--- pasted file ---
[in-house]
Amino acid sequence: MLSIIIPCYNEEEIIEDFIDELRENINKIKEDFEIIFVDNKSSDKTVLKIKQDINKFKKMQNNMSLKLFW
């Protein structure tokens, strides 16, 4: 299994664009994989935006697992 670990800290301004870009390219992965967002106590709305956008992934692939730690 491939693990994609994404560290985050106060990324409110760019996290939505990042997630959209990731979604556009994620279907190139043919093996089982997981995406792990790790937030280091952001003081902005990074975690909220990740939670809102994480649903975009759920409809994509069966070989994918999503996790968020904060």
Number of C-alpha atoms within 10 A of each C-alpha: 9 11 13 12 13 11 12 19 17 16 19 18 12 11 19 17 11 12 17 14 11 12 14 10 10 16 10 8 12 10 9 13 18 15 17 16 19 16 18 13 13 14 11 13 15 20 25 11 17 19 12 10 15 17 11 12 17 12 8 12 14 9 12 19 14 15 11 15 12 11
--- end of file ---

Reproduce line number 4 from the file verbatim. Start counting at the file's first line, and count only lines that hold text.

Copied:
Number of C-alpha atoms within 10 A of each C-alpha: 9 11 13 12 13 11 12 19 17 16 19 18 12 11 19 17 11 12 17 14 11 12 14 10 10 16 10 8 12 10 9 13 18 15 17 16 19 16 18 13 13 14 11 13 15 20 25 11 17 19 12 10 15 17 11 12 17 12 8 12 14 9 12 19 14 15 11 15 12 11